They want their money back if you’re alive at 33

December 4, 2012 |  by  |  No Particular Song  |  3 Comments

I’ve been meaning to write this post since I turned 33, which was 364 days and 8 hours ago. There is really no greater motivator than the last minute.

Theologians estimate that Jesus was 33 years old when he was crucified. Add that to an extensive list of things I know because of U2, which includes the meaning of apartheid (though, for a long time I would pronounce it “apartitesss”), the translation of several German phrases, who B.B. King, Aung San Suu Kyi, Desmond Tutu and The Ramones are, when Martin Luther King, Jr. was (and was not) shot, what a Trabant is, and where to find Morocco on a map.

So, Jesus lived to 33. Bono was about 33 when he wrote “Hold Me, Thrill Me, Kiss Me, Kill Me” (the home of my title lyric). And I’m now 33, for a few more hours anyway. When you find yourself as old as Jesus, you start to do some thinking. The Christian/religious/spiritual presence in U2 is undoubted and well documented—dozens of books have been written on the topic and hundreds of articles explore U2’s spiritual identity. You would be hard-pressed to find a song that doesn’t include a quote from or an allusion to scripture. So how does a non-Christian, non-Jew, non-Muslim, non-Buddhist, non-Pastafarian, non-anything find herself so at home with a band that loves to sing about God? Read More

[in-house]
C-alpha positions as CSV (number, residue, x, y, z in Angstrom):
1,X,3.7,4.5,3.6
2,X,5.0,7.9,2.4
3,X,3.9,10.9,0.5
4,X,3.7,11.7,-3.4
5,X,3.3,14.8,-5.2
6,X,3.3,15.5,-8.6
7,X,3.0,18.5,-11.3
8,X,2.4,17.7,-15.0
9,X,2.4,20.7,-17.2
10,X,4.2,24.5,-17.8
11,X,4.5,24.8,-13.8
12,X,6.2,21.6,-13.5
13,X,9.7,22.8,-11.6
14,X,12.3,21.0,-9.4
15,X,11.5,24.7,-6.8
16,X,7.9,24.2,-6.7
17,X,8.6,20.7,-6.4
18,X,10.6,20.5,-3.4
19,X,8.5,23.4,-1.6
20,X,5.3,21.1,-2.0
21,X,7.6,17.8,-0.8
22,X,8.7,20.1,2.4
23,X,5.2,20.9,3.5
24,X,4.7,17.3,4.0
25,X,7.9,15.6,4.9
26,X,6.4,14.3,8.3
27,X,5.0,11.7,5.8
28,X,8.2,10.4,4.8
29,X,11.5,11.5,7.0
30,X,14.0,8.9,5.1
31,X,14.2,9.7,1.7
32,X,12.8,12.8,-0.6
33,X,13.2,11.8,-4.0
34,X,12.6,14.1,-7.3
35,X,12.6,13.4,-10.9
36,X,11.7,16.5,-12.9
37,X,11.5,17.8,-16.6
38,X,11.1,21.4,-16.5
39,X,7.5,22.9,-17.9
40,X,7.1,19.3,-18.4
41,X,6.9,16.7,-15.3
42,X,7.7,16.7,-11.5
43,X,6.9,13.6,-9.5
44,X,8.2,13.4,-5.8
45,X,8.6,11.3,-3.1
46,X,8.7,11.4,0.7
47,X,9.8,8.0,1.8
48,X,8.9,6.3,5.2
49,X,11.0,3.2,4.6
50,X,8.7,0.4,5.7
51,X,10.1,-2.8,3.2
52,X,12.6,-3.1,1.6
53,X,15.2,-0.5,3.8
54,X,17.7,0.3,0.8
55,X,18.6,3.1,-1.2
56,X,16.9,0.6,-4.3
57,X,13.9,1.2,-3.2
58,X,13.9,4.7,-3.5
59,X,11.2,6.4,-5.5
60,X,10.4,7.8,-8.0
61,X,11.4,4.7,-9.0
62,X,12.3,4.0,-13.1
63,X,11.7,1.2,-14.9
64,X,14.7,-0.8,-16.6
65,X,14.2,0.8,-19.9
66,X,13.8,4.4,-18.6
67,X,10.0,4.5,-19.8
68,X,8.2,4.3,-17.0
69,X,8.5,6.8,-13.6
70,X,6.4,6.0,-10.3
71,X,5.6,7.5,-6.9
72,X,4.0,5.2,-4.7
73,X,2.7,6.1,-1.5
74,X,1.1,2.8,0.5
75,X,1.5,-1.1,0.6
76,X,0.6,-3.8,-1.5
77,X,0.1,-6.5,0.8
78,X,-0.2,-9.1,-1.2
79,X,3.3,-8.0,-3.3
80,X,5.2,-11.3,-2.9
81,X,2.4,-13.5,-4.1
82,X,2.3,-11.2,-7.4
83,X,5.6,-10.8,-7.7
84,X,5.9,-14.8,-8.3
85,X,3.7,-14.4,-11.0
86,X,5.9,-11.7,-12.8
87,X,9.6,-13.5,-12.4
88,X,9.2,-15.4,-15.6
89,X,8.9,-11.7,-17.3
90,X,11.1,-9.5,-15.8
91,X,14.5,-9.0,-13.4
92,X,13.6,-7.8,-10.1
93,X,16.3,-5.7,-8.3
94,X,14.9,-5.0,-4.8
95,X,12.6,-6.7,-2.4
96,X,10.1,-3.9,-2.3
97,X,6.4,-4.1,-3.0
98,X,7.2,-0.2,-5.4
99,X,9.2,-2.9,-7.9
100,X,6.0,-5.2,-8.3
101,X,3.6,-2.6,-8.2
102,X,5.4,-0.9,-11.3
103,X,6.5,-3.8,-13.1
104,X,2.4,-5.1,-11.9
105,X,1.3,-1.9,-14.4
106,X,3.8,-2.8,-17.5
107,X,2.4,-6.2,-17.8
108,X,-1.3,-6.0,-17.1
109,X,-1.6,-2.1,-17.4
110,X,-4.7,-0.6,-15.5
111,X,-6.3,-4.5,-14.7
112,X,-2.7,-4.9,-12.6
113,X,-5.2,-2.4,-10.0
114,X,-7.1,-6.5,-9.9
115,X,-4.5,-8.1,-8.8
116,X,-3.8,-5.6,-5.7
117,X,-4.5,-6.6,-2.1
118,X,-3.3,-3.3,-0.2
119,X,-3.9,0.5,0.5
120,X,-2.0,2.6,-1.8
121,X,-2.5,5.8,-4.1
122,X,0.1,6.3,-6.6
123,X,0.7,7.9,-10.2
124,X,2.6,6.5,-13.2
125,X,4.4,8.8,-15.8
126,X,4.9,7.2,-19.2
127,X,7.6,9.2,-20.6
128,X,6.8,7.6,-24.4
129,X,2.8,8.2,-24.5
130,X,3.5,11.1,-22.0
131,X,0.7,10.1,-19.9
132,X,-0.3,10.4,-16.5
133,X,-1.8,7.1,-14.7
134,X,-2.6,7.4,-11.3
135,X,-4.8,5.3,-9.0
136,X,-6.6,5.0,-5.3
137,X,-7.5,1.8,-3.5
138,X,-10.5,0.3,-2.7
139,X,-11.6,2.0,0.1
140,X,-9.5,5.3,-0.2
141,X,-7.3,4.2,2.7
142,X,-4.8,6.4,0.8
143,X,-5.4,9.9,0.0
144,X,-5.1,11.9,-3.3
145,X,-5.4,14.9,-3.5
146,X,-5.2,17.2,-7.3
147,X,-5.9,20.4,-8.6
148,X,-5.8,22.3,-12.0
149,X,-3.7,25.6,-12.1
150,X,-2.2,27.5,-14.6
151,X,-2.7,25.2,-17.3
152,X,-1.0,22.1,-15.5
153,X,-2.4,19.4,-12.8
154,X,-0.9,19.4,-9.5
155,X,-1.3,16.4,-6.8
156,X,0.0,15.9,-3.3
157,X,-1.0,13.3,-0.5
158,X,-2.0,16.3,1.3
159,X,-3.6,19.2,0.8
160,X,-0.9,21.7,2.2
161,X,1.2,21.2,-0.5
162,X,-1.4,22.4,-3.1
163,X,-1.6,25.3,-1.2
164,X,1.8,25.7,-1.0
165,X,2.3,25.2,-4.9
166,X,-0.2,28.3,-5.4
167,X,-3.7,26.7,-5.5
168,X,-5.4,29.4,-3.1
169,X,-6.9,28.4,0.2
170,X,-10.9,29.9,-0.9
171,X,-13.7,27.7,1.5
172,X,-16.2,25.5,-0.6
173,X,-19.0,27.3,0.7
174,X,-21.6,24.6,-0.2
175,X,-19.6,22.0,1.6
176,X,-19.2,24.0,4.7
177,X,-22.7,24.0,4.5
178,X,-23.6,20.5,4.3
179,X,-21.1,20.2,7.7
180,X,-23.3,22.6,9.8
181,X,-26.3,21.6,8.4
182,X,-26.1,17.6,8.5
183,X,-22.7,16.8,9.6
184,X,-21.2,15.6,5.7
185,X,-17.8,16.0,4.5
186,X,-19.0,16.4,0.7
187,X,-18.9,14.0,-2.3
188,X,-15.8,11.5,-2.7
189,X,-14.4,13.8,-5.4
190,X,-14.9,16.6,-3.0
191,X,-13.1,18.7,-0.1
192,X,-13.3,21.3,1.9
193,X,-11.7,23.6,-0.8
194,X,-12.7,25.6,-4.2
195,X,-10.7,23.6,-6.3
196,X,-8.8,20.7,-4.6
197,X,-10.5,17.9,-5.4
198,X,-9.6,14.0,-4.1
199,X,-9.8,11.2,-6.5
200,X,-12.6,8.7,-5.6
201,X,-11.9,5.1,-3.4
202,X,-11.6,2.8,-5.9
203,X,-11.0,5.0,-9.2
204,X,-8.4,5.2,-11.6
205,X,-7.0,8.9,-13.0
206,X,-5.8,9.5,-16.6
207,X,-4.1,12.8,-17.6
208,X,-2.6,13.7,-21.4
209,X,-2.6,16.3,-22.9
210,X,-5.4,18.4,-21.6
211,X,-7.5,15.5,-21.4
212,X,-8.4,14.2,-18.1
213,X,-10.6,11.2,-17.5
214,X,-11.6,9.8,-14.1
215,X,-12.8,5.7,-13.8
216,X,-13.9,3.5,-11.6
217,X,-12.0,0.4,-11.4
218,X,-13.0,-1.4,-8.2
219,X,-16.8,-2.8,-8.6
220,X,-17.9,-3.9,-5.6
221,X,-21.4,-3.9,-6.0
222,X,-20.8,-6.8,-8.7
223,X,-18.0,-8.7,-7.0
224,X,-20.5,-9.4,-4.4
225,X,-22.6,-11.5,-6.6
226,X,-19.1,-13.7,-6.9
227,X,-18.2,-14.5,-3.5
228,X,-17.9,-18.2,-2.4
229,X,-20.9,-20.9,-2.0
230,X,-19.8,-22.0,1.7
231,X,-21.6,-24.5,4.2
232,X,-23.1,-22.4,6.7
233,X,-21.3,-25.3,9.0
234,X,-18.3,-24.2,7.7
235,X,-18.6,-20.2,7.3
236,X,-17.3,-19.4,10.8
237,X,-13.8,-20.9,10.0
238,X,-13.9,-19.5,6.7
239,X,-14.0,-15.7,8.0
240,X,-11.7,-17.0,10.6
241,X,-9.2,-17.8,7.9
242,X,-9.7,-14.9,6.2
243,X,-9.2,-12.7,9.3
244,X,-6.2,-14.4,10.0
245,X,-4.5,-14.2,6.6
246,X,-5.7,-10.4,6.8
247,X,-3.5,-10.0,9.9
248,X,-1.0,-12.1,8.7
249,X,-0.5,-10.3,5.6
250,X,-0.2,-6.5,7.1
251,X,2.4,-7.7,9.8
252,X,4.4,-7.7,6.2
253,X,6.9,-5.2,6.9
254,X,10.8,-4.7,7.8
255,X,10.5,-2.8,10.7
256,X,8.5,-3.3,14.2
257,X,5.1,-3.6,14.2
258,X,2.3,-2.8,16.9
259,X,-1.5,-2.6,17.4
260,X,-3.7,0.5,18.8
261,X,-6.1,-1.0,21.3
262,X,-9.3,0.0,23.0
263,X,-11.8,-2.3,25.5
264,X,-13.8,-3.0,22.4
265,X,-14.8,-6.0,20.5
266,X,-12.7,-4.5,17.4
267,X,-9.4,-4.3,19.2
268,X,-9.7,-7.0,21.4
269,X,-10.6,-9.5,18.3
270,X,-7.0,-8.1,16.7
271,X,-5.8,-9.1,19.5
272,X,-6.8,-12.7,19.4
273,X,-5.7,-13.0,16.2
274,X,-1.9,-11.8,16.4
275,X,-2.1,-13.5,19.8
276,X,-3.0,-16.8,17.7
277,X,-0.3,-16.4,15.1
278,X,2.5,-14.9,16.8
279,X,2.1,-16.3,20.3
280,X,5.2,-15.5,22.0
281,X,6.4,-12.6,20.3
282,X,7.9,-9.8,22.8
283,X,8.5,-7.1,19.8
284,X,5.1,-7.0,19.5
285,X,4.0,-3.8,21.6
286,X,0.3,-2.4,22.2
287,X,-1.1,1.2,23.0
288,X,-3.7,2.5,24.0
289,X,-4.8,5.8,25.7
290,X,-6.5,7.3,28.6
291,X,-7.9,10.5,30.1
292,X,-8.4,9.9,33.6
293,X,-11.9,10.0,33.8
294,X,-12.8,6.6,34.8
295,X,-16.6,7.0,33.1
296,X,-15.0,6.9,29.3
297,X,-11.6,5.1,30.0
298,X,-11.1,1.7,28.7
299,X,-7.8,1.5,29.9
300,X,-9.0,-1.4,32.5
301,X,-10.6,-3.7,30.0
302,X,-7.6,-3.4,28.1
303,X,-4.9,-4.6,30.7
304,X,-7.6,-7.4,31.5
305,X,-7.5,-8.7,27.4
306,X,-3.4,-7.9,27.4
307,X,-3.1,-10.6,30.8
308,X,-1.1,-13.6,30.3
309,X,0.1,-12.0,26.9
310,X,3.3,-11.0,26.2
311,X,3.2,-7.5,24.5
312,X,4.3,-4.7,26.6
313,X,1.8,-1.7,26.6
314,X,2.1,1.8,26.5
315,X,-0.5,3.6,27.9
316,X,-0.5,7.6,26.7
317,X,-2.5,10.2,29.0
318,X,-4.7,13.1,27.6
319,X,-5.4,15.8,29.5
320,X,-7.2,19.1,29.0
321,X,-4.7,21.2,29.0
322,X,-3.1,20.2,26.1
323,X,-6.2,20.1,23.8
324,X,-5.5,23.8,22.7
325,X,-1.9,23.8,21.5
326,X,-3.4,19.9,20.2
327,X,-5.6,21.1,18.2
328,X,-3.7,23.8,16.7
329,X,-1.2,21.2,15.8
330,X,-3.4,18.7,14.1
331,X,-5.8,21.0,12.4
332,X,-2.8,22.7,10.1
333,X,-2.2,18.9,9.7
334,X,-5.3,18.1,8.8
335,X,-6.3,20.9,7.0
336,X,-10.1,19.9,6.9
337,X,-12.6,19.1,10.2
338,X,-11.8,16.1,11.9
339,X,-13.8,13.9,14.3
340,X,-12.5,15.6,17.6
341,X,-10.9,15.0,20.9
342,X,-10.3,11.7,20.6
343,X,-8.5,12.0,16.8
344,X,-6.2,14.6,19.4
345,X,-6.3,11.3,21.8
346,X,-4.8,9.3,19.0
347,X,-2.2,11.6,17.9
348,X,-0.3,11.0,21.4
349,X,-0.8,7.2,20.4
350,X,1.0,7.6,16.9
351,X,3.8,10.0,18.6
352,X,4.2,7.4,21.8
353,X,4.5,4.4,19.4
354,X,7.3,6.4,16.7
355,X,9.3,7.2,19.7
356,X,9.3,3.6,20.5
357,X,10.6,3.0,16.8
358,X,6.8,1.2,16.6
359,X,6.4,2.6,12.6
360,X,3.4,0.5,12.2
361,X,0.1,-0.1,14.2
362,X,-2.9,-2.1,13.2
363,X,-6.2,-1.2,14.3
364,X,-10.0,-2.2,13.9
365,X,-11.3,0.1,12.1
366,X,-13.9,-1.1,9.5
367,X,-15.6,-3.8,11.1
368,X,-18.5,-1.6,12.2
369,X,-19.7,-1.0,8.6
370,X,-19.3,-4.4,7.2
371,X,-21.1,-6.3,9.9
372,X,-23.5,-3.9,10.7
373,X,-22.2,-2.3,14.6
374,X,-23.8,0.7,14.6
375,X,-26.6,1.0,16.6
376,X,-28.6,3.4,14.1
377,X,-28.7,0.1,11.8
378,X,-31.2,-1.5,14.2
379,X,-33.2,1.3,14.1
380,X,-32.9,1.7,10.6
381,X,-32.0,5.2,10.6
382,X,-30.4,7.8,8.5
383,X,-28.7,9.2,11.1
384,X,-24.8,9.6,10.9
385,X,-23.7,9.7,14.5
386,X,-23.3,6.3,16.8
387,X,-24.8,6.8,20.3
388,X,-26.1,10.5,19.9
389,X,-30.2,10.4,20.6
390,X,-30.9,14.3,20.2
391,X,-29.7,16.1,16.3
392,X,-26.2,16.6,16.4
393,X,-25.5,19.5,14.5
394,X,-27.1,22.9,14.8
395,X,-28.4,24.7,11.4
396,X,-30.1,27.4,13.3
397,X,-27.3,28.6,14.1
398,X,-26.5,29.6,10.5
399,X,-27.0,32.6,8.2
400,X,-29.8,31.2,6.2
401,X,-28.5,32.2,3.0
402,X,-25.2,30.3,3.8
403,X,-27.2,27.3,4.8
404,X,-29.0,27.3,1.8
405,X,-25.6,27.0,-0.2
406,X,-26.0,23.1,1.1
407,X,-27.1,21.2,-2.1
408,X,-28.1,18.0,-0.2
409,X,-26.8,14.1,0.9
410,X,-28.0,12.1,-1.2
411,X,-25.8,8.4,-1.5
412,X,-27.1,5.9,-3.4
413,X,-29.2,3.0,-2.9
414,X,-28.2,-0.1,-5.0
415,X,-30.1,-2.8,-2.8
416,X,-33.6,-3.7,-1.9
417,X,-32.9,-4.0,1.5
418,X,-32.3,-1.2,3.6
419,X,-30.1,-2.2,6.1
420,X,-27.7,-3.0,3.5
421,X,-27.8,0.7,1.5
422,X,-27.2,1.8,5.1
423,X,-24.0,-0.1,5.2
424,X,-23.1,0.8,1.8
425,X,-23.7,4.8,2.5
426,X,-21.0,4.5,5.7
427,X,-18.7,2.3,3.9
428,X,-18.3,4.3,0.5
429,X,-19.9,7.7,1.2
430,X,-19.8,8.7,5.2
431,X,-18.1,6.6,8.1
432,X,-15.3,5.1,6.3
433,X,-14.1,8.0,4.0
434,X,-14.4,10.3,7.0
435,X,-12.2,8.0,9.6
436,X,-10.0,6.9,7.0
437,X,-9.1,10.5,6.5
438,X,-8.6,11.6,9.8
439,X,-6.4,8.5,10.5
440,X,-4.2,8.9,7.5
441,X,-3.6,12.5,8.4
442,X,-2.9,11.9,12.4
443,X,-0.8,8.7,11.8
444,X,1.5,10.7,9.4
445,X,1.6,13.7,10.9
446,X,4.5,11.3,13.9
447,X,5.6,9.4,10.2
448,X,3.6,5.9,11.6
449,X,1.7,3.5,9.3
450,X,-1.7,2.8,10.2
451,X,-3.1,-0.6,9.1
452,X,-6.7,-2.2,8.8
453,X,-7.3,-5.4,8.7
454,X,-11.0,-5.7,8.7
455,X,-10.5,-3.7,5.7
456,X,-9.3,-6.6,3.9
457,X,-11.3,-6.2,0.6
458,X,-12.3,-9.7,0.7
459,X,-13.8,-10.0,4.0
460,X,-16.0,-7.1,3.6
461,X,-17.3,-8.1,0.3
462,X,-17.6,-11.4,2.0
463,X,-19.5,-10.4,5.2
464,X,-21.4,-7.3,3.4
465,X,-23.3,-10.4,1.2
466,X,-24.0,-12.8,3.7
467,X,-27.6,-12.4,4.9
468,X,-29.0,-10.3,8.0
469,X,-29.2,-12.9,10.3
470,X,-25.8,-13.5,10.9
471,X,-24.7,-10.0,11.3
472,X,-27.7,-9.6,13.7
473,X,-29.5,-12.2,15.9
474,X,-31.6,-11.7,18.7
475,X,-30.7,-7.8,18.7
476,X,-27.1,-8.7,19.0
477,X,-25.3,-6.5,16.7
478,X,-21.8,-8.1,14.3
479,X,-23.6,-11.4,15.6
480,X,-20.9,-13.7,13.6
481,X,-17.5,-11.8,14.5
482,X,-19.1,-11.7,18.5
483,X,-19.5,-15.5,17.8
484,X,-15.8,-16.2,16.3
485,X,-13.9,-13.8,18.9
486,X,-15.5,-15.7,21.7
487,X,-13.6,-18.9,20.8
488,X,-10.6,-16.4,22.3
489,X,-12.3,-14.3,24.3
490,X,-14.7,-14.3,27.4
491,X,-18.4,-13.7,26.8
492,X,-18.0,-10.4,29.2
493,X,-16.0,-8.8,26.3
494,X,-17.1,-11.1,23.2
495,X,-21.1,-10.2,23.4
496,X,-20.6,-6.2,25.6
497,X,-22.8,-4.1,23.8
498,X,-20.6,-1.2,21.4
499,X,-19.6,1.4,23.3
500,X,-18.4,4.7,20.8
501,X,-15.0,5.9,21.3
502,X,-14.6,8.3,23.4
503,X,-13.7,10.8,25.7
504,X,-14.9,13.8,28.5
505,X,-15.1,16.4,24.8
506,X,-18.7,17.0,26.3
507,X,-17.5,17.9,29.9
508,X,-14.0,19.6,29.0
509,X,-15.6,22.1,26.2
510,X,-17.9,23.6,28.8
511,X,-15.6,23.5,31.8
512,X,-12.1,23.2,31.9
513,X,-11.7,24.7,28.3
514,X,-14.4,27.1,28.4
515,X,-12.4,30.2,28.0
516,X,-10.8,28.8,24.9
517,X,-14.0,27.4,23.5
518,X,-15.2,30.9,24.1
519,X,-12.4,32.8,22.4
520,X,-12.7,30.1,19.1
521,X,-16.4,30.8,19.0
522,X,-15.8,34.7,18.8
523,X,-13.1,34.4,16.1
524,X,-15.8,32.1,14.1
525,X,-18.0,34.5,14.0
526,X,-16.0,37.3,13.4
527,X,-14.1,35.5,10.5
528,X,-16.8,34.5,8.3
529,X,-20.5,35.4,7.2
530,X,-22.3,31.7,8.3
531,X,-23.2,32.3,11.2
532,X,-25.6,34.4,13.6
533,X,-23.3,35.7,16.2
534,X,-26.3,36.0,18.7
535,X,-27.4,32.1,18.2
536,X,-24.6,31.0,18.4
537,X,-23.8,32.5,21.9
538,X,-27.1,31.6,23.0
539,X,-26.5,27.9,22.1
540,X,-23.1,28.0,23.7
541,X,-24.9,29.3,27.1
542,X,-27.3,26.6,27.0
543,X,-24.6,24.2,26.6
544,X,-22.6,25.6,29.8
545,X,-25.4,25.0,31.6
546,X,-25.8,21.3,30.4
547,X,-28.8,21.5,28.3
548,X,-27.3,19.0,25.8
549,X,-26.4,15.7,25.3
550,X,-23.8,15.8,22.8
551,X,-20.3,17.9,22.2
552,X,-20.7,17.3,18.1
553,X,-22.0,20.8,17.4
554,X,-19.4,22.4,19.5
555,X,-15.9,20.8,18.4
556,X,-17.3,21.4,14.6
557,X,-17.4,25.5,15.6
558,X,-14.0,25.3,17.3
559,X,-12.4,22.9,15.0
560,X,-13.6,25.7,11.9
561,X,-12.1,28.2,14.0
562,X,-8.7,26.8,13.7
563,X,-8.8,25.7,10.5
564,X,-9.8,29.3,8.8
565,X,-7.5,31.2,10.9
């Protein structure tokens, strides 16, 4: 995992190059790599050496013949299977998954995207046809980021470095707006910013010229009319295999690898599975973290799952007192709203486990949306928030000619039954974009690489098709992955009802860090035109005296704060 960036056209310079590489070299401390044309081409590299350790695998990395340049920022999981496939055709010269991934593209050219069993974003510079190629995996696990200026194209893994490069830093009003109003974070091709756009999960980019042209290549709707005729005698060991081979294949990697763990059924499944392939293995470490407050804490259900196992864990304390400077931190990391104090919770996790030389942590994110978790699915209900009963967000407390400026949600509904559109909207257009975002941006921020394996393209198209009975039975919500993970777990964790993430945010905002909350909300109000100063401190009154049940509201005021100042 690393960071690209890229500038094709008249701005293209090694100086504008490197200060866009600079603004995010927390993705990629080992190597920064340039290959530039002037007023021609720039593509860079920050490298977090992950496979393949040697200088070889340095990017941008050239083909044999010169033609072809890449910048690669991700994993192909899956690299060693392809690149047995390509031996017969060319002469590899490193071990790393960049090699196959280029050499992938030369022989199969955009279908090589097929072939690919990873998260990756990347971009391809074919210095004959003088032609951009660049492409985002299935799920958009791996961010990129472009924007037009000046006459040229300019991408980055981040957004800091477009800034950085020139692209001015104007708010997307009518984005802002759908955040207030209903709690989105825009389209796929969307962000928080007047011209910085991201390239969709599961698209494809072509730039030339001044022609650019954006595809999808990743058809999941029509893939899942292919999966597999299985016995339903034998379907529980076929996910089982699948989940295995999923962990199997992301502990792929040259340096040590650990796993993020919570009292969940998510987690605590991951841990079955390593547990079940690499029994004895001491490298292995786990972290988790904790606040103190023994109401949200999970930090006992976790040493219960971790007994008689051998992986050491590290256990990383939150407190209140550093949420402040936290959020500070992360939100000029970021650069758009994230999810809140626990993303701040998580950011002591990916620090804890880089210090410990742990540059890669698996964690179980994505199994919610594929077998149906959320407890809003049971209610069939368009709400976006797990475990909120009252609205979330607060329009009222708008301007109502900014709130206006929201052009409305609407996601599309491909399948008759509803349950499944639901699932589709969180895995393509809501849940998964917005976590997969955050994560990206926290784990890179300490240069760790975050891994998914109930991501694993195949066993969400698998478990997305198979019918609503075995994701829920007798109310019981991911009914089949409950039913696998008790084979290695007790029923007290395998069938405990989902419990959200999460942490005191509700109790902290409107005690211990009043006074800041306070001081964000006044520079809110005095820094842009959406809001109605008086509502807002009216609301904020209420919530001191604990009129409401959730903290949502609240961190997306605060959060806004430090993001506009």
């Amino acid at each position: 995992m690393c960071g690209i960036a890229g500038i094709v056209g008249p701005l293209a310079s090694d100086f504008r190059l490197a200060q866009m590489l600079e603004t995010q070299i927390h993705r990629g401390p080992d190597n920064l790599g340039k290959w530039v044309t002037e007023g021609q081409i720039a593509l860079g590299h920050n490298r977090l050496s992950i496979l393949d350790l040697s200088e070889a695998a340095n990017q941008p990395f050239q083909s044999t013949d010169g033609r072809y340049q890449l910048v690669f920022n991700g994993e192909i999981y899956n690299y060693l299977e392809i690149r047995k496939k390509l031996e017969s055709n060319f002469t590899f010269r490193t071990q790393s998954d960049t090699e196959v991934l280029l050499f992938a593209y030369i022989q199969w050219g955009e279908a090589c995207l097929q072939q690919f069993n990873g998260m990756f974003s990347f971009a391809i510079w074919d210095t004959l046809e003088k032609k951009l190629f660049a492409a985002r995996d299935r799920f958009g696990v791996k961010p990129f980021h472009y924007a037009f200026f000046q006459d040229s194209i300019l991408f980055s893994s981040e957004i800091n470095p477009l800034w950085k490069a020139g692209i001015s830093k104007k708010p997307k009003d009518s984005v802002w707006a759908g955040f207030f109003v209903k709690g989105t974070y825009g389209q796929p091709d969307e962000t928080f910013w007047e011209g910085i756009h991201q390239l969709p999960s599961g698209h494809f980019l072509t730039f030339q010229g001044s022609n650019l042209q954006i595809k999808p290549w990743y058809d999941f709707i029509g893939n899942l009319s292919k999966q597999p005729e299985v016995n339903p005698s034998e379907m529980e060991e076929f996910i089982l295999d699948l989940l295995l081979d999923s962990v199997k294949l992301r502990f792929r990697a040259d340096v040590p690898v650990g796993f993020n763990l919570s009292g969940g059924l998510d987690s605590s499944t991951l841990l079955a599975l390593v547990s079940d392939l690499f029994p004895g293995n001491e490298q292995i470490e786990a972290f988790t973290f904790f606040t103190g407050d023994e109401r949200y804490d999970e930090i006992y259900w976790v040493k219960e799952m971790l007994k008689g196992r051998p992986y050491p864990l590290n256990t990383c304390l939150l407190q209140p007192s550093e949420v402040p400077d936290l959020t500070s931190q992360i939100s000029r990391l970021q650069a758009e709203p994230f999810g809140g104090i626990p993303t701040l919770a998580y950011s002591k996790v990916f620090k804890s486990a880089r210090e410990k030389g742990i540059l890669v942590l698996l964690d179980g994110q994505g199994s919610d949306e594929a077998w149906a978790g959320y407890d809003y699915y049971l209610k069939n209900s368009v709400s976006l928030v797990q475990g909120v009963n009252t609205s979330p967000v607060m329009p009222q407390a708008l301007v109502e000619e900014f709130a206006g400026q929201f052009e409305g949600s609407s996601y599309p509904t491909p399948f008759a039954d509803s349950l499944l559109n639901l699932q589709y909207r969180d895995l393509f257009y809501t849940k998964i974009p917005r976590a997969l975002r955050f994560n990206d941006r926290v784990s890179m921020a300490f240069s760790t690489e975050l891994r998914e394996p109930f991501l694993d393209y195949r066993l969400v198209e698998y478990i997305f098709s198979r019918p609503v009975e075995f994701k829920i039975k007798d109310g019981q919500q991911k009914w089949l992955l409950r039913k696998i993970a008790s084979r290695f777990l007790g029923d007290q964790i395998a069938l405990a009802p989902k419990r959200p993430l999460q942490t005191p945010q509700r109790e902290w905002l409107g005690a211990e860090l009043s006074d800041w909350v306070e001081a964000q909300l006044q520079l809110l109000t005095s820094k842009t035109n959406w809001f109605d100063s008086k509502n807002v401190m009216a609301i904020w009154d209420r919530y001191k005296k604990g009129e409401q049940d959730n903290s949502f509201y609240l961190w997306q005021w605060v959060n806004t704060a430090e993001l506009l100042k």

The Turkish Lady

February 5, 2012 |  by  |  No Particular Song, U2360 Tour  |  2 Comments

At the top of the Rhodes acropolis with a photo of my nana, on a trip I wouldn't have taken had Bono not broken his back in 2010.

It’s Super Bowl Sunday — a day of little present interest but much past significance to me. Of course, in terms of U2 (as most things in my life are), it was 10 years ago today that the band performed at Super Bowl XXXVI. It was the first Super Bowl after 9/11, and U2’s halftime show uplifted a nation still very much in pain and uncertainty. It was a poignant tribute to the lives lost, as well as a sounding bell that it was time to move from mourning to healing.

But, six years ago, on Feb 5, 2006, I watched an even more unforgettable Super Bowl. I can’t tell you which teams played or who performed at halftime, but it was during the game that I learned my grandmother had passed away earlier that day. Nana was a remarkable woman who lived 93 years’ worth of stories that fascinated her grandchildren. She was a Turkish immigrant who came to America at the age of 19, eventually landing in Jacksonville via Ellis Island. I think she headed south as soon as she got here in search of warmer climes — she was born on the island of Kos and grew up on Rhodes, both off the coast of Greece. New York in December probably wasn’t selling her on the States. When Bono (yes, it always comes back to Bono) broke his back in 2010 and U2 postponed their summer U.S. dates for the 360 tour, I took the opportunity to instead travel to Greece and Turkey. My trip included a stop on Rhodes, and while I had no luck in tracking down relatives on the tiny little island, it was exciting simply to walk the same terrain I know she walked. Read More

The Sweetest Transvestite

October 25, 2011 |  by  |  No Particular Song  |  No Comments

If Danny Lanois and Brian Eno are still trying to think up Halloween costume ideas, I suggest they go as Dr. Frank-N-Furter and Riff Raff.

I apologize to the original photographers, to Lanois and Eno, to The Rocky Horror Picture Show, to Photoshop, and to Halloween.